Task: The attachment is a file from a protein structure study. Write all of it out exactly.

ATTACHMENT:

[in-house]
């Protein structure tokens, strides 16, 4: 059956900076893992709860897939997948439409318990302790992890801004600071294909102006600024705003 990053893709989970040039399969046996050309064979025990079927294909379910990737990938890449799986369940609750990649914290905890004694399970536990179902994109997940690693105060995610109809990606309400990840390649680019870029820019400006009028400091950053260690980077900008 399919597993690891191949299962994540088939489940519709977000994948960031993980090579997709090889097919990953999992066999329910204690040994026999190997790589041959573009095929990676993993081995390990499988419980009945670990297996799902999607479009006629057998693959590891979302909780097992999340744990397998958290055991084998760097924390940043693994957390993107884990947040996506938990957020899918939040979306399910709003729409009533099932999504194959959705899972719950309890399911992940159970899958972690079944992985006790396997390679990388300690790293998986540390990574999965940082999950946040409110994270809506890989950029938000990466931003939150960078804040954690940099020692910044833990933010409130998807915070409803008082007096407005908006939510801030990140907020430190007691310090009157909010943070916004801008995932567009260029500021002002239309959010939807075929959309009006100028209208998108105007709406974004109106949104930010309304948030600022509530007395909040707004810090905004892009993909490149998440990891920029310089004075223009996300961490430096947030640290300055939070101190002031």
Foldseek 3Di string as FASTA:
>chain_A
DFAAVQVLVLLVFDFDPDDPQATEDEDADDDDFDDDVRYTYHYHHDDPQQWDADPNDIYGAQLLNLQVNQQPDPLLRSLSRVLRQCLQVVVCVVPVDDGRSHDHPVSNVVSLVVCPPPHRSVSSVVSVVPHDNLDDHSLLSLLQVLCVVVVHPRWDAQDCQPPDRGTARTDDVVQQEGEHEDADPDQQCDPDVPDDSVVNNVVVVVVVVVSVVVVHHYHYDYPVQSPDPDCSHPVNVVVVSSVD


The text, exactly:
[in-house]
């Protein structure tokens, strides 16, 4: 059956900076893992709860897939997948439409318990302790992890801004600071294909102006600024705003 990053893709989970040039399969046996050309064979025990079927294909379910990737990938890449799986369940609750990649914290905890004694399970536990179902994109997940690693105060995610109809990606309400990840390649680019870029820019400006009028400091950053260690980077900008 399919597993690891191949299962994540088939489940519709977000994948960031993980090579997709090889097919990953999992066999329910204690040994026999190997790589041959573009095929990676993993081995390990499988419980009945670990297996799902999607479009006629057998693959590891979302909780097992999340744990397998958290055991084998760097924390940043693994957390993107884990947040996506938990957020899918939040979306399910709003729409009533099932999504194959959705899972719950309890399911992940159970899958972690079944992985006790396997390679990388300690790293998986540390990574999965940082999950946040409110994270809506890989950029938000990466931003939150960078804040954690940099020692910044833990933010409130998807915070409803008082007096407005908006939510801030990140907020430190007691310090009157909010943070916004801008995932567009260029500021002002239309959010939807075929959309009006100028209208998108105007709406974004109106949104930010309304948030600022509530007395909040707004810090905004892009993909490149998440990891920029310089004075223009996300961490430096947030640290300055939070101190002031």
Foldseek 3Di string as FASTA:
>chain_A
DFAAVQVLVLLVFDFDPDDPQATEDEDADDDDFDDDVRYTYHYHHDDPQQWDADPNDIYGAQLLNLQVNQQPDPLLRSLSRVLRQCLQVVVCVVPVDDGRSHDHPVSNVVSLVVCPPPHRSVSSVVSVVPHDNLDDHSLLSLLQVLCVVVVHPRWDAQDCQPPDRGTARTDDVVQQEGEHEDADPDQQCDPDVPDDSVVNNVVVVVVVVVSVVVVHHYHYDYPVQSPDPDCSHPVNVVVVSSVD